Wisconsin Potato and Vegetable Growers Association

In the November 2013 Badger Common’Tater

Spud Seed Centennial:

Wisconsin Seed Potato Certification Program Celebrates 100 Years of High Quality, Reliable Seed

In his address to Wisconsin growers, at the Wisconsin Potato Grower Association Convention in November of 1913, Prof. William Stuart, USDA horticulturalist, presented a talk on seed potato selection and improvement. It was a practical methodology for potato farmers, covering everything from potato breeding, line selection, and pure seed maintenance. As he concluded his address, he said this: “Let your motto be, good seed, true to name and type, free from varietal mixture and from disease, and all the other good things of life will be added unto you.”

And with 100 potato crops since then, Wisconsin can agree, many of the good things of life have been added unto us; all due to a century of partnership between the University of Wisconsin and farmers keeping Wisconsin’s seed potato industry among the nation’s elite.

For the complete story on 100 years of seed potato certification in Wisconsin, read the special 100th Anniversary edition (November 2013) of The Badger Common’Tater.

Lelah Starks Elite Foundation Seed Potato Farm in Rhinelander

An aerial view of the Lelah Starks Elite Foundation Seed Potato Farm in Rhinelander. The farm’s cool climate and isolation from other potato fields are the first line of defense against diseases.

The Badger Beat

By Dr. Amy Charkowski, UW-Madison Dept. of Plant Pathology

Finding the Pink Reds, Long Superiors, and Russets Gone Wrong

Potatoes are simply swollen underground stems. Since we use potato tubers to plant potato crops, each plant in a potato field is grown from a cutting off of the original tubers harvested from a cross made by a breeder. That cross may have been made over a century ago, so when we eat Russet Burbank or Red Norland, we are eating tubers identical to those that our grandparents, or even our great-great- grandparents may have eaten.

Or maybe not.

Mutations can happen in potato and these mutant lines are sometimes more attractive, such as Dark Red Norland, which was derived from Norland, or they may be more robust and yield better than the original potato variety, such as the various Russet Norkotah selections.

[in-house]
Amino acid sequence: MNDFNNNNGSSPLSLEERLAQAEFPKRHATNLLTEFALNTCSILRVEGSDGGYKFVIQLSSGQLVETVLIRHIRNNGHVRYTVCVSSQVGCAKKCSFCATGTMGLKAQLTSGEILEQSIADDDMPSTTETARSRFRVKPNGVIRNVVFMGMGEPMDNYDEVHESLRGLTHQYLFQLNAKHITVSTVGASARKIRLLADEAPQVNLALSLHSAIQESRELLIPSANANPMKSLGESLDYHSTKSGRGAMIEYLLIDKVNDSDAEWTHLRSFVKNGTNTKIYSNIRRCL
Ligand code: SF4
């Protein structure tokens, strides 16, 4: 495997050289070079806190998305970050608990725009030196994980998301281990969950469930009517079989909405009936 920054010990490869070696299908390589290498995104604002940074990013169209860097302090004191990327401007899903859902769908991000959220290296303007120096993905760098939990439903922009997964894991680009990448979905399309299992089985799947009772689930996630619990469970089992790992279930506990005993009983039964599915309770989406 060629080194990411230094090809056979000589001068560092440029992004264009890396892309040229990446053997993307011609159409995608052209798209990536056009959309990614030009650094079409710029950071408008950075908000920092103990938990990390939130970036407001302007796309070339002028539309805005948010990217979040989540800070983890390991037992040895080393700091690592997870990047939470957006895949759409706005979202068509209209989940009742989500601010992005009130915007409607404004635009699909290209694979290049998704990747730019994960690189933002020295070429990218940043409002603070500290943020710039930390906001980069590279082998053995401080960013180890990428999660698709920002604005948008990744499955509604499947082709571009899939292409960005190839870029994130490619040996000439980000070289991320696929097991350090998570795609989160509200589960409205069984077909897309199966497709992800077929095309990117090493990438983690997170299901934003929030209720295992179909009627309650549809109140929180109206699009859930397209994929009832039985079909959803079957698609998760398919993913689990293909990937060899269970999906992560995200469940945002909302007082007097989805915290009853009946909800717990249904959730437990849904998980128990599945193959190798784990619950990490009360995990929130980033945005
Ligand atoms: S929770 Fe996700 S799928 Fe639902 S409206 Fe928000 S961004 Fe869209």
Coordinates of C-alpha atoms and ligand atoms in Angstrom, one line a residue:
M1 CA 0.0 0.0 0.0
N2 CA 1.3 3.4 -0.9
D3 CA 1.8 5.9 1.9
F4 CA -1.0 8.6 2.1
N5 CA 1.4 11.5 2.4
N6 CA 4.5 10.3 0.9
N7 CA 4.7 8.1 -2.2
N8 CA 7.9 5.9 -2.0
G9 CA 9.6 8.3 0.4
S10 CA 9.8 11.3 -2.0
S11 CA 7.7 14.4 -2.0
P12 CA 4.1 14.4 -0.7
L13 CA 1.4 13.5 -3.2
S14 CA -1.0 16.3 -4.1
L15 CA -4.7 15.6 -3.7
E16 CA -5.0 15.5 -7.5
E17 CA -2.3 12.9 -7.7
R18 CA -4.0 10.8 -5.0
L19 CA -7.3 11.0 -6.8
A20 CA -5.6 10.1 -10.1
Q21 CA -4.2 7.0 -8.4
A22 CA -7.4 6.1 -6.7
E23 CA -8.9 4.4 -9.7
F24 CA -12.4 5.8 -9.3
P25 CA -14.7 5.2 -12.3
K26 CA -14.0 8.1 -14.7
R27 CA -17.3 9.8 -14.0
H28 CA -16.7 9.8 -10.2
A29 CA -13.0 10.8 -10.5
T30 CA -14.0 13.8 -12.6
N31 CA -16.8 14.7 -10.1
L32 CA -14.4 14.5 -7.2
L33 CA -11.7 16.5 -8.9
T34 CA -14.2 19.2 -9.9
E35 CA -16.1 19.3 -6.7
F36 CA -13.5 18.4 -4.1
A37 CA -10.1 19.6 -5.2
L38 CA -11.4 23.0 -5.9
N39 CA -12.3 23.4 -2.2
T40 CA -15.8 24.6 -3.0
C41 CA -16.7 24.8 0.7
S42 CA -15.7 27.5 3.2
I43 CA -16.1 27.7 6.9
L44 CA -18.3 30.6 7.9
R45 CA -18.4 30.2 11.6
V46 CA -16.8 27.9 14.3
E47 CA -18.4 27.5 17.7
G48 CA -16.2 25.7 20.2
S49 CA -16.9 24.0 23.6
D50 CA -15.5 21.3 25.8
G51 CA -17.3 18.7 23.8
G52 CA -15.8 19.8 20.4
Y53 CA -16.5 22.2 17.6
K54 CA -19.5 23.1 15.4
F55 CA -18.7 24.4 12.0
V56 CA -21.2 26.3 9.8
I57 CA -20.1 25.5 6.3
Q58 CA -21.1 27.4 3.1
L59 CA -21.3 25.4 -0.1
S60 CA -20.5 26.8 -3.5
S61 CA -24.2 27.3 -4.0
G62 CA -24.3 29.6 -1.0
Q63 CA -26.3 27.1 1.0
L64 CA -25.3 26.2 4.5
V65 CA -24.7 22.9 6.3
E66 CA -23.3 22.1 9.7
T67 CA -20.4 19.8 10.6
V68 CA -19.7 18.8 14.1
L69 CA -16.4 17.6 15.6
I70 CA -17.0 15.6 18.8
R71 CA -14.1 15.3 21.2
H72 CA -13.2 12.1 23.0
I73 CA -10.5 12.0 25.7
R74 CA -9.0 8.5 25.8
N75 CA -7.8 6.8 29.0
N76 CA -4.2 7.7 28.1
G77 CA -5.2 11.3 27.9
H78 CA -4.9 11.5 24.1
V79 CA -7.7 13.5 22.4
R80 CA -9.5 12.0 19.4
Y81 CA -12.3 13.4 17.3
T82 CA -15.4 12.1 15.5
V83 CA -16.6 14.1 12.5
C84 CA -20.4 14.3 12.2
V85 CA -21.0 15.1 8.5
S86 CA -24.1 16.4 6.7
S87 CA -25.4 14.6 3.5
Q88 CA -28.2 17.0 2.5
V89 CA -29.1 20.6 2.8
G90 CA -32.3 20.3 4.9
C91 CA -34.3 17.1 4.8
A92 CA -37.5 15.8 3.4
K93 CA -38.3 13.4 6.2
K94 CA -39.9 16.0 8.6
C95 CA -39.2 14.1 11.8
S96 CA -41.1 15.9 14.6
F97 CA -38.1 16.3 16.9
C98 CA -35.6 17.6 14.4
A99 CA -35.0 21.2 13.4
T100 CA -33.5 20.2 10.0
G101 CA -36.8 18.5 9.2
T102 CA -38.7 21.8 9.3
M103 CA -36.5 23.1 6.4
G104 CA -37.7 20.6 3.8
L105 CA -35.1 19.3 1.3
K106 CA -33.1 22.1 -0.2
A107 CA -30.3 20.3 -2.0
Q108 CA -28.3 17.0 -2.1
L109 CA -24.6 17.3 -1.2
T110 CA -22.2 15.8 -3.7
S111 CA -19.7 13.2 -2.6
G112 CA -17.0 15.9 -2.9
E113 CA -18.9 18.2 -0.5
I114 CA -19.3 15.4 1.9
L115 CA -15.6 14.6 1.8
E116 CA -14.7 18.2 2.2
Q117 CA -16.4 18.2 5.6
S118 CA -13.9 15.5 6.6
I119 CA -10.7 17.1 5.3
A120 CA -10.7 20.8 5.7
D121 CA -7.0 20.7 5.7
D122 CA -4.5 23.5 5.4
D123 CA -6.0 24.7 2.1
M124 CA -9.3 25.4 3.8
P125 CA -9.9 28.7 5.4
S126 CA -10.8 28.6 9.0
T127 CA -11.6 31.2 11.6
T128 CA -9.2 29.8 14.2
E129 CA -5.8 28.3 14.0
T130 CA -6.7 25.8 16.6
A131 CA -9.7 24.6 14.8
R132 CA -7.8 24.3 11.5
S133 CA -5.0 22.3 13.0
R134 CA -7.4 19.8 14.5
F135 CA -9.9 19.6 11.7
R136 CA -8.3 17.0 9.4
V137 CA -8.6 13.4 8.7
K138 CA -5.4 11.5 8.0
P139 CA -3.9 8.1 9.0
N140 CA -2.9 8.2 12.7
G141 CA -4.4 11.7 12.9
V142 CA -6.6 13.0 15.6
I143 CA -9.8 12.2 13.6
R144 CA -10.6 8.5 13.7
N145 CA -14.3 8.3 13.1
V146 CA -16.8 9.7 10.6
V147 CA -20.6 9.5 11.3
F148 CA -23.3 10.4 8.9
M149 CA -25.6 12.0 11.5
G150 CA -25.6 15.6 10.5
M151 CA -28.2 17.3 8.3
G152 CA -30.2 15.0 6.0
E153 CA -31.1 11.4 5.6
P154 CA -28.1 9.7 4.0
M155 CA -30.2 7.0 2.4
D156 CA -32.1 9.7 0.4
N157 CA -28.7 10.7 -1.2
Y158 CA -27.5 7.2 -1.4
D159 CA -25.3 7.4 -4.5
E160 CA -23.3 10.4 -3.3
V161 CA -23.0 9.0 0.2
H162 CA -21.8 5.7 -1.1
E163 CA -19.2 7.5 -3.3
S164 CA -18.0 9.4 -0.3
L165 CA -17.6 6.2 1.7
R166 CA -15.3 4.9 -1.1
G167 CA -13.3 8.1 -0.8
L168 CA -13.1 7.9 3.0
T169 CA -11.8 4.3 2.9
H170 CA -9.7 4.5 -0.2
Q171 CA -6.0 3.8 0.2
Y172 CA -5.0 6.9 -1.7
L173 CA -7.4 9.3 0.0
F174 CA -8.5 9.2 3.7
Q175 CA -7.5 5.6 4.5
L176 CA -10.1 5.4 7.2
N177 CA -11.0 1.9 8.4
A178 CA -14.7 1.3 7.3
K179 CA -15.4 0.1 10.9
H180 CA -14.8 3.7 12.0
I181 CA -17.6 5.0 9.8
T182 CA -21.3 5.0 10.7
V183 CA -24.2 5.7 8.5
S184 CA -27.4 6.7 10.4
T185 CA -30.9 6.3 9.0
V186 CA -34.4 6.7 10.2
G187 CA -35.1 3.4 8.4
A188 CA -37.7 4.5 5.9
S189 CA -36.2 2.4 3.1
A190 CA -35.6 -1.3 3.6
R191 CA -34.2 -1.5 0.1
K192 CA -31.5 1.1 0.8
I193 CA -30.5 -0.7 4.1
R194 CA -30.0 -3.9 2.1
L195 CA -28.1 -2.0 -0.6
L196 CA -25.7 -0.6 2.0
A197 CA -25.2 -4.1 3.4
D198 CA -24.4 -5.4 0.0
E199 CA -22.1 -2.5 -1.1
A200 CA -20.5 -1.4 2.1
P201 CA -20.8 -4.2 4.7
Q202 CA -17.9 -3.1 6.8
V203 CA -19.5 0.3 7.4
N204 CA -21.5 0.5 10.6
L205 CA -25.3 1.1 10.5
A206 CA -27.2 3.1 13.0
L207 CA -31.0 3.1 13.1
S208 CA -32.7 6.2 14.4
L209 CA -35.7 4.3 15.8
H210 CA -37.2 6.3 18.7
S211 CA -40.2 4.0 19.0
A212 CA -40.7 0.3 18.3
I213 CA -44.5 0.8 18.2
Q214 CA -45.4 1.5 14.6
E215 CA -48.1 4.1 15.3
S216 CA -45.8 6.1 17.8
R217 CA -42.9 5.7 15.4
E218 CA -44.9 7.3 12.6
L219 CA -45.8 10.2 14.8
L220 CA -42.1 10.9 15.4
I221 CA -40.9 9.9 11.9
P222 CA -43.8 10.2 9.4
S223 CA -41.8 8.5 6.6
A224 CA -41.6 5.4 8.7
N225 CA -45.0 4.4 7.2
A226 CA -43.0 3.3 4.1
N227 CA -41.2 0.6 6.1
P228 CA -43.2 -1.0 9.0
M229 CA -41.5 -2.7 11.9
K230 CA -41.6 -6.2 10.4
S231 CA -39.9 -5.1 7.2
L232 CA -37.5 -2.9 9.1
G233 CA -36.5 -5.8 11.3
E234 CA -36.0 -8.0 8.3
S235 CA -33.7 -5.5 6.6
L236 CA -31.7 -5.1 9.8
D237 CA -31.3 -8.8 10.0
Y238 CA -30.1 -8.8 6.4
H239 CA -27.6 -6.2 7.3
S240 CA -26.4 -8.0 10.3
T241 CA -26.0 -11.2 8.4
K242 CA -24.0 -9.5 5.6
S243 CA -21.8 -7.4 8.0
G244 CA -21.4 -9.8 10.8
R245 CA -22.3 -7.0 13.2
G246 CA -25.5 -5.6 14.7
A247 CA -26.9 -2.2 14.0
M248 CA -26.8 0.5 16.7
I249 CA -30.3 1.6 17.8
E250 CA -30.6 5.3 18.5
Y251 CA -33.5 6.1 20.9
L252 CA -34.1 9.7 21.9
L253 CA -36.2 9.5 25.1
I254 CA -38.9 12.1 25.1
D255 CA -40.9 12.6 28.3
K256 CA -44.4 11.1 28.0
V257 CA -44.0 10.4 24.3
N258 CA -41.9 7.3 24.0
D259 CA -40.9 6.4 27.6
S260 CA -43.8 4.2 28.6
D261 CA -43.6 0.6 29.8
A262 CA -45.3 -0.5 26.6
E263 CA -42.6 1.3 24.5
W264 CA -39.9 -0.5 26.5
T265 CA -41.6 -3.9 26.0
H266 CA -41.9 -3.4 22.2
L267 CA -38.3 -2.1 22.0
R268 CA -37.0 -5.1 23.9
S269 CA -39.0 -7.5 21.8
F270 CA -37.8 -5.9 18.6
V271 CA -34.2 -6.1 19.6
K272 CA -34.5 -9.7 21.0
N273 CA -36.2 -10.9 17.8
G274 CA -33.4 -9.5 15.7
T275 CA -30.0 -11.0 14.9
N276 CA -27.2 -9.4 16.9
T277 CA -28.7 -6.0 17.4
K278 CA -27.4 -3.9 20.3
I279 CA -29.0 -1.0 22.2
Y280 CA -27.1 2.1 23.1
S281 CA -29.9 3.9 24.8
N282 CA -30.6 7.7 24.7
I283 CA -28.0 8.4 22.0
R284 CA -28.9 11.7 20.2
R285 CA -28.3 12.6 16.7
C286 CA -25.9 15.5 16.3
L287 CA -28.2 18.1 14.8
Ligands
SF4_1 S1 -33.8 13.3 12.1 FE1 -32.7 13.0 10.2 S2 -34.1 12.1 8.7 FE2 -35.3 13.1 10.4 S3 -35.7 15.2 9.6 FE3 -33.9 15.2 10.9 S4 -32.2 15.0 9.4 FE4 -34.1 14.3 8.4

For the full story, check out the November issue of The Badger Common’Tater magazine.

WI Seed Certification Program Evaluation Crew

The Wisconsin seed potato certification program evaluation crew examines new lines for use at the State Farm in Rhinelander. Pictured are (L-R) Alex Crockford, Jim Meyer, Dianna Kessler and Rick Hafner.

Walking for Water:

WPVGA Sponsors First Annual WELLers Walk to Help Build Wells in AfricaWellers Walk Logo

One small walk by some central Wisconsin residents was a giant leap for villagers in Africa.

In an effort to raise funds to build wells in Africa, Makah Water for All held its first annual WELLers Walk on September 28 in Stevens Point, Wisconsin. This unique event consisted of a walk along the Wisconsin River, from Pfiffner Park to Bukolt Park, with participants repeatedly filling and carrying water jugs to a central location, as if they were making the trek many villagers in Cameroon, Africa make daily, simply to gather enough water for their family’s immediate needs.

This family-friendly event was designed to raise awareness of the need for clean drinking water and raise funds to help deliver it to those in need. The event also included a presentation on ten wells that have already been built, plans for future wells and information on how to become a WELLer. All proceeds go toward building more wells (each well costs about $5,000) and improving more lives. For more details and photos of the event, please see the November 2013 issue of The Badger Common’Tater.

Sam Dinga and Carol Okray

Makah Water for All founder Sam Dinga is pictured with Carol Okray of Okray Family Farms, a major sponsor of the WELLers Walk.

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